I myself came closer to disaster onstage on two occasions. Once, after imbibing at a pre-concert reception, my blood pressure dropped during a Prokofiev Sonata to the point where I lost vision for about 30 seconds. Fortunately the rest of my brain continued to function, I remained standing and playing, and vision returned. Another time after an excessive dose of propranolol (used ill-advisedly by performers to allay "stage nerves" -- you can't play the flute with a dry "cotton mouth") the only casualty was the Ibert Flute Concerto. I remained standing and playing badly throughout.



Our audience has been less fortunate. As I headed for the Hall of Philosophy, memories of earlier urgent summons ran through my head. One August evening, heeding the call, I stepped out from the dimly lighted hall into total darkness. In my haste to reach a woman who had fallen outside, I forgot about the stone culvert that for over 100 years had directed water around the hall rather than into it as it flowed down the side of our modest mountain. My first step was not the 9 inches I expected, but four feet to the bottom of the ditch. As my extended right foot finally struck stone, a loud crack accompanied my astonishment. As I continued my fall, my right shoulder struck the side of the culvert. I diagnosed the comminuted fracture of my right humerus before painfully arising, but only after my first step detected the torn Achilles tendon. The fallen woman went home; I went to the hospital.



Another time an elderly woman fainted in the third row and the musicians stopped playing. I positioned her flat in the aisle. As she awakened, I learned from her husband that she had “fainted at concerts before.” The siren sounded as I helped her walk up the aisle to the back entrance of the hall. The first emergency vehicles arrived, sirens screaming and lights flashing. The rescuers brusquely elbowed me aside, announcing, “Stand back! EMT!” All five vehicles idled (why do they bring a fire engine?), motors running and lights flashing under the overhanging roof of the hall, as the embarrassed victim, fully recovered and sitting on the steps of the ambulance, completed the necessary insurance forms. Exhaust from the vehicles slowly filled the hall. My request to move them was “interference with a rescue,” a charge dismissed only after a thorough month-long investigation and a warning from the local constable.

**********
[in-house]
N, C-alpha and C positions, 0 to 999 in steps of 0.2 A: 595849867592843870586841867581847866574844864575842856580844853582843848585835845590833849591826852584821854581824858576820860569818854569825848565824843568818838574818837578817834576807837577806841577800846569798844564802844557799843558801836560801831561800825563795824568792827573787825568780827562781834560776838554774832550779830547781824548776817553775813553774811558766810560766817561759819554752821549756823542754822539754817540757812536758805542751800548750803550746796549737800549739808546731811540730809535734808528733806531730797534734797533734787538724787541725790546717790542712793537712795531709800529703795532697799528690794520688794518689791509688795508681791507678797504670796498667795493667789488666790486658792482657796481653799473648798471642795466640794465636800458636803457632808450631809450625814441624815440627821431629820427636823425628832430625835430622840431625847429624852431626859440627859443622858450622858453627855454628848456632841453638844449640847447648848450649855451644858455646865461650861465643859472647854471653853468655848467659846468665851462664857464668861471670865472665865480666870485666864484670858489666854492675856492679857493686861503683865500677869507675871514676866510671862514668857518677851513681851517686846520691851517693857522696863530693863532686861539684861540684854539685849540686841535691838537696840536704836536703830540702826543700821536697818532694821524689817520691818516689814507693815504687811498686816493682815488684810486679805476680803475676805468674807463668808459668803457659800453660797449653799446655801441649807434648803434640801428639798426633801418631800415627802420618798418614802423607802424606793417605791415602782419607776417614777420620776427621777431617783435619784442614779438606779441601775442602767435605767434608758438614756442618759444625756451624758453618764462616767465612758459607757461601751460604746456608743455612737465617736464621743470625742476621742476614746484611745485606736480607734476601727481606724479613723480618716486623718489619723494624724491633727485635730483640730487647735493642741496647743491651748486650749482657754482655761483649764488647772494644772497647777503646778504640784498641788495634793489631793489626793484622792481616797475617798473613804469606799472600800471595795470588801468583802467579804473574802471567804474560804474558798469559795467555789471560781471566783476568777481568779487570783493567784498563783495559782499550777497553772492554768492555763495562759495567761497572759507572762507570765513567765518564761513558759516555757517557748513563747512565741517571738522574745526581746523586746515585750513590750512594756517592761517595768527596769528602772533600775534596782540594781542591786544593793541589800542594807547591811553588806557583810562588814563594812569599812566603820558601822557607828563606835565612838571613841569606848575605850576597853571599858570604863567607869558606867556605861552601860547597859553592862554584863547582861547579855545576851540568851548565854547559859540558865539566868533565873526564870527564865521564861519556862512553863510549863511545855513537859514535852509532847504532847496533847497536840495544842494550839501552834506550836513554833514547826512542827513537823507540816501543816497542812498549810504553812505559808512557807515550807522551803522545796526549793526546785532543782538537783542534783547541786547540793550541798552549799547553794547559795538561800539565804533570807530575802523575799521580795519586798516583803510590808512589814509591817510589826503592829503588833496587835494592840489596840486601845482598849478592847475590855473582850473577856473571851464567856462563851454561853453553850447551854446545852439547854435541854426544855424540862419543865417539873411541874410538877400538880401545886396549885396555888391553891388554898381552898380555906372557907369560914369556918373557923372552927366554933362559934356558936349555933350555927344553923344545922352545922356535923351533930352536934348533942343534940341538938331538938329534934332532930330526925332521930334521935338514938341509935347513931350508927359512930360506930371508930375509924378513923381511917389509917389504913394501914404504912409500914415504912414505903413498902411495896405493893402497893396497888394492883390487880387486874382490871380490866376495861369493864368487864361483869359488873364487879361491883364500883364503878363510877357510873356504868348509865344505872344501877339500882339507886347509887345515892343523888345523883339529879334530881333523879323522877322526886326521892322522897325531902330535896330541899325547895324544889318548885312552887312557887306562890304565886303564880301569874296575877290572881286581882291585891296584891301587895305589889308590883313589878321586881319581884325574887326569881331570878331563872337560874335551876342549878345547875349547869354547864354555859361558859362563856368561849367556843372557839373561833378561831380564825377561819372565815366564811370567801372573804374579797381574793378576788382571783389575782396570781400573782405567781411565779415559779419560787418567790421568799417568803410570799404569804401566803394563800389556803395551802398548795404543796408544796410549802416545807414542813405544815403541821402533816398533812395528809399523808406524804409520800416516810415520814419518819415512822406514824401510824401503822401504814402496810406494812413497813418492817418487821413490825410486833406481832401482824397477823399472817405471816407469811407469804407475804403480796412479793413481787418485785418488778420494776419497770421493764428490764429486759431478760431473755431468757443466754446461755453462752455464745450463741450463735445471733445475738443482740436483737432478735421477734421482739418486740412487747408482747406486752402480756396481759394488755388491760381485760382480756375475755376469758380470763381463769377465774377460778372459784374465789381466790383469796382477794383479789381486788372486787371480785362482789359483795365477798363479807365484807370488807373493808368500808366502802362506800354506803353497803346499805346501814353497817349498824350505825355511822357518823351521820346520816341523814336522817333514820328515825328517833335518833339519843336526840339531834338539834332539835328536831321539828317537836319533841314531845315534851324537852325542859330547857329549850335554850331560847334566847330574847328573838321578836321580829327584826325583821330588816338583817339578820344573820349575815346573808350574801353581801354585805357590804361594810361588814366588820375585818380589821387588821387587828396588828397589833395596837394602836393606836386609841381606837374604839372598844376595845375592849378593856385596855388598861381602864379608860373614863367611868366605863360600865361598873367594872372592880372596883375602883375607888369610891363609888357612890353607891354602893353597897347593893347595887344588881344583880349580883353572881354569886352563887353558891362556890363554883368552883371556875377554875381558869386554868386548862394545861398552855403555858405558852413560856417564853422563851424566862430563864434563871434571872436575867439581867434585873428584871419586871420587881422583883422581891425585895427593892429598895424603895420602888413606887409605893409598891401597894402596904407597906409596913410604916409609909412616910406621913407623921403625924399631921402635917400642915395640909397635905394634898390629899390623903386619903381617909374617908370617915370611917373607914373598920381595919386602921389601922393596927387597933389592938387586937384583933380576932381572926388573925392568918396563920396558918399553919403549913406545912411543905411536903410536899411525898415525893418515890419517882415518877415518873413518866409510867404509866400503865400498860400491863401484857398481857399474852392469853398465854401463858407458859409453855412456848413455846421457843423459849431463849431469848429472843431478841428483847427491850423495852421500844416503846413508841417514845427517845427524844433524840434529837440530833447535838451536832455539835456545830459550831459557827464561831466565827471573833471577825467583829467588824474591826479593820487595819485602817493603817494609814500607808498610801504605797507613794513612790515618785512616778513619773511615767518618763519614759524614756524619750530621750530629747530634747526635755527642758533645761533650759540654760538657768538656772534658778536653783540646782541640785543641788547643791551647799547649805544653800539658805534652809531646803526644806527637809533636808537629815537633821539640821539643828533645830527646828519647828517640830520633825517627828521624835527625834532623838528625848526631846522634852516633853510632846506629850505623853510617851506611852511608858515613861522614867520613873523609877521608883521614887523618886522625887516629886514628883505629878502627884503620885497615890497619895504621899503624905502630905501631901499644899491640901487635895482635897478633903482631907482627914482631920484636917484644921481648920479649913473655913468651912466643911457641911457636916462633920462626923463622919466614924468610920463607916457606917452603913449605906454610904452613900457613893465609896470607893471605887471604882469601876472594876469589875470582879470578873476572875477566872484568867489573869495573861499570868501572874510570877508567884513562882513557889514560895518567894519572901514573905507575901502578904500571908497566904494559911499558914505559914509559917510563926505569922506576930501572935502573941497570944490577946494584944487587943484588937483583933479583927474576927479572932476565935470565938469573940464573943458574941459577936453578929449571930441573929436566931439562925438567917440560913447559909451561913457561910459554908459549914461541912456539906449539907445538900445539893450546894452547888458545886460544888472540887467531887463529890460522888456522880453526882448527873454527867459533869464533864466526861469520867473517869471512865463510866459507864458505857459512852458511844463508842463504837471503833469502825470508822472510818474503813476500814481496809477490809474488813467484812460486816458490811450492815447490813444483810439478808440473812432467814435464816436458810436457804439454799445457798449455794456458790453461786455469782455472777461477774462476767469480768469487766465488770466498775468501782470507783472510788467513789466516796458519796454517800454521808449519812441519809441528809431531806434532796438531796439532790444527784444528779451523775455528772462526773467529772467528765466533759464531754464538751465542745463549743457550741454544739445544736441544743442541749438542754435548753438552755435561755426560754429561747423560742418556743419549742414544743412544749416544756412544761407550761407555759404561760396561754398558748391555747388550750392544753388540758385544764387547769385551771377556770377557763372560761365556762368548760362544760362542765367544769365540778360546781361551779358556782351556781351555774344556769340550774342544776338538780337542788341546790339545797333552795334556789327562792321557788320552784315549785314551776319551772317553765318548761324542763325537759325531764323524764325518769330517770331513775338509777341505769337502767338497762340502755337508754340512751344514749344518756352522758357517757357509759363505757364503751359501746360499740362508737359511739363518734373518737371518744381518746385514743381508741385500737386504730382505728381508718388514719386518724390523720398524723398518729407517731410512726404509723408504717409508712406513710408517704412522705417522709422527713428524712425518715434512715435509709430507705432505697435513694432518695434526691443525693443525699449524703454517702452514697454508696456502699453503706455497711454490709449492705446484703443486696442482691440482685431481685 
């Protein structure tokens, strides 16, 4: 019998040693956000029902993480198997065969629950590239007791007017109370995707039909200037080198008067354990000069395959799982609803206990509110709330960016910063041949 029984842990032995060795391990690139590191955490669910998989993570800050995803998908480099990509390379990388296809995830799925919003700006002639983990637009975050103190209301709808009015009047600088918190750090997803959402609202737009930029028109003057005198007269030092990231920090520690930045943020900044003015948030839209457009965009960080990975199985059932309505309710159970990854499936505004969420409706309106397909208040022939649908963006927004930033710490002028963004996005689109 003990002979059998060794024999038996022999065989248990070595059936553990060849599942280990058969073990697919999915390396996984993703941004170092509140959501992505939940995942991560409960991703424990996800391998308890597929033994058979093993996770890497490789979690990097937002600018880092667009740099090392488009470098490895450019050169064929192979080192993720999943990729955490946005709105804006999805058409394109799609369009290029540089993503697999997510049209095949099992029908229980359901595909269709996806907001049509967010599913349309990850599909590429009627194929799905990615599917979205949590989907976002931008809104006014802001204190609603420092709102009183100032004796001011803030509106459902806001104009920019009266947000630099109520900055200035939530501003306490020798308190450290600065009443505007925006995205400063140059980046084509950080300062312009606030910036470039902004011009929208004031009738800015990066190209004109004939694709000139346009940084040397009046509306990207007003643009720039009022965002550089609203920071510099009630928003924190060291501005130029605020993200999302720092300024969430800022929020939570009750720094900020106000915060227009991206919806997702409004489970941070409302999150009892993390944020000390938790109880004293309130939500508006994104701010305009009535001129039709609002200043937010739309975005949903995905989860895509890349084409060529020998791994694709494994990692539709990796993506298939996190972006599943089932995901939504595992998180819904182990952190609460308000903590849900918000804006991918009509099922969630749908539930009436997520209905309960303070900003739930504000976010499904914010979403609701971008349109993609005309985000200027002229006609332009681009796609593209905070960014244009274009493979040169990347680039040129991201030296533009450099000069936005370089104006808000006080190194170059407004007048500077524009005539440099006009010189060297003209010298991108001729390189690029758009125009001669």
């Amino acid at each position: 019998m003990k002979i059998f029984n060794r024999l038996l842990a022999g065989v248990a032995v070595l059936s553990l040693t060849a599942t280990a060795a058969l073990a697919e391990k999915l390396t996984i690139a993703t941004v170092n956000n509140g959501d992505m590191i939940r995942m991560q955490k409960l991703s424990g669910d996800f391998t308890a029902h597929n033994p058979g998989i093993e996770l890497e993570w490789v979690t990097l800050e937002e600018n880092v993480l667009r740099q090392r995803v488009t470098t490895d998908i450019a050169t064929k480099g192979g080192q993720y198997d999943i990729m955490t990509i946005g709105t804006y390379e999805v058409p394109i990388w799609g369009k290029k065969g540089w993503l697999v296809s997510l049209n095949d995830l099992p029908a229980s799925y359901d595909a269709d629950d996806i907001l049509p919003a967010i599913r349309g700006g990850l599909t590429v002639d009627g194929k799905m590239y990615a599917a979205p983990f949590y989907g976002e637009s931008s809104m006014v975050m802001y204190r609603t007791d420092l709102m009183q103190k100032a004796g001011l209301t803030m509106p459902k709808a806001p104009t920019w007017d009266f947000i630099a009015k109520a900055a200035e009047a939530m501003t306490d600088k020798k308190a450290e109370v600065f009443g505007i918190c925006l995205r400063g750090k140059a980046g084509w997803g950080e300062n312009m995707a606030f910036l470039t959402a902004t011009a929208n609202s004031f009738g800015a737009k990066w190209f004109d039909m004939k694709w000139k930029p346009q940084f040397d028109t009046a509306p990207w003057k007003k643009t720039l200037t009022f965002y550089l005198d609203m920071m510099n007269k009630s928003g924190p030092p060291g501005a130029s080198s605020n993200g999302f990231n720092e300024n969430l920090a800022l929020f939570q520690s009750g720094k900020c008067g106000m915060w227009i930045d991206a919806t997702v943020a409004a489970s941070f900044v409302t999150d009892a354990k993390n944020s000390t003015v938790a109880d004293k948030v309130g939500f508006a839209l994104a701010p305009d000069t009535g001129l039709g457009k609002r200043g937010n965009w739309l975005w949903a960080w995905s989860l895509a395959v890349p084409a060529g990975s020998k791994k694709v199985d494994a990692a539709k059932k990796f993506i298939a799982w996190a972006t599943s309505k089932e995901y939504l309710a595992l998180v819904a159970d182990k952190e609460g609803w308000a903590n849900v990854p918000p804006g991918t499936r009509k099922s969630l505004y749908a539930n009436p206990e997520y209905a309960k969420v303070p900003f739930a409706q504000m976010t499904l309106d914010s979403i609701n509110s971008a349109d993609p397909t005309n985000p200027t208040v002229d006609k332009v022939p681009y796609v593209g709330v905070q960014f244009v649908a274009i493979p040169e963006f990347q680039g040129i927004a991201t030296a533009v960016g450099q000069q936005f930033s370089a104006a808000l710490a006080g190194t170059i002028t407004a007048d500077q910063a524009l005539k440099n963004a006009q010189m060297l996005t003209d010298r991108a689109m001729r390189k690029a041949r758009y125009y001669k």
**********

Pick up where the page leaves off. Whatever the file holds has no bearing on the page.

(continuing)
I usually did not summon the wit of a friend, paged during a concert by the Philadelphia Orchestra. “What time is my appointment tomorrow, doc?” “You’ll have to find another neurologist,” he replied, “I just retired.” And then Jack retired.

A crowd was gathering in the twilight as I approached tonight’s victim. He was a robust middle-aged man dressed in shorts and a T-shirt. He appeared dusky and apneic, his mouth and sightless eyes open, a knee brace on his right leg. Again I was asked by an EMT to stand back, this time from a fruitless resuscitation effort. The chest pumping was far too gentle, but I knew he had been asystolic for more than 5 minutes. One after another screaming and flashing vehicles arrived, their occupants bursting out carrying cases of equipment in both hands. “Anyone know who he is?” they asked. No one responded. I felt helpless, sad, and even a little guilty because I was too late, not participating, or even wanted.

My guilt increased as I deserted the scene and walked back to the theater and the warm elegant sounds of the slow movement of the Haydn quartet, punctuated by still more sirens arriving. After the end of the allegro I asked the musicians to pause until the sirens stopped. A violinist took the opportunity to talk to the audience, all still oblivious to the drama outside, about the F Major Quartet and why it had begun so loudly and abruptly: it was to command the attention of Haydn’s chattering aristocratic audience, he revealed.

Our audience, who had tittered as each siren joined the music, didn’t grasp the meaning of the ultimate eerie silence: rescue efforts had failed and none of the ambulances raced for the hospital. When the music began again, I couldn’t enjoy Haydn’s stylish, graceful humor, usually still vital after 200 years. The Charles Ives quartet was more unsettling to me than the composer, as always, deliberately intended it to be. The lyrical melodic strains of the final Dvorak quartet, although warm and soothing, didn’t fit at all as an impromptu requiem.

The next day’s newspaper identified the victim as a mathematics professor at a nearby college and father of three young children who had just finished his weekly pick-up basketball game. His wife and children had watched the game, but were already on the road home when, after visiting the local ice cream parlor with his fellow players, their husband and father collapsed and died.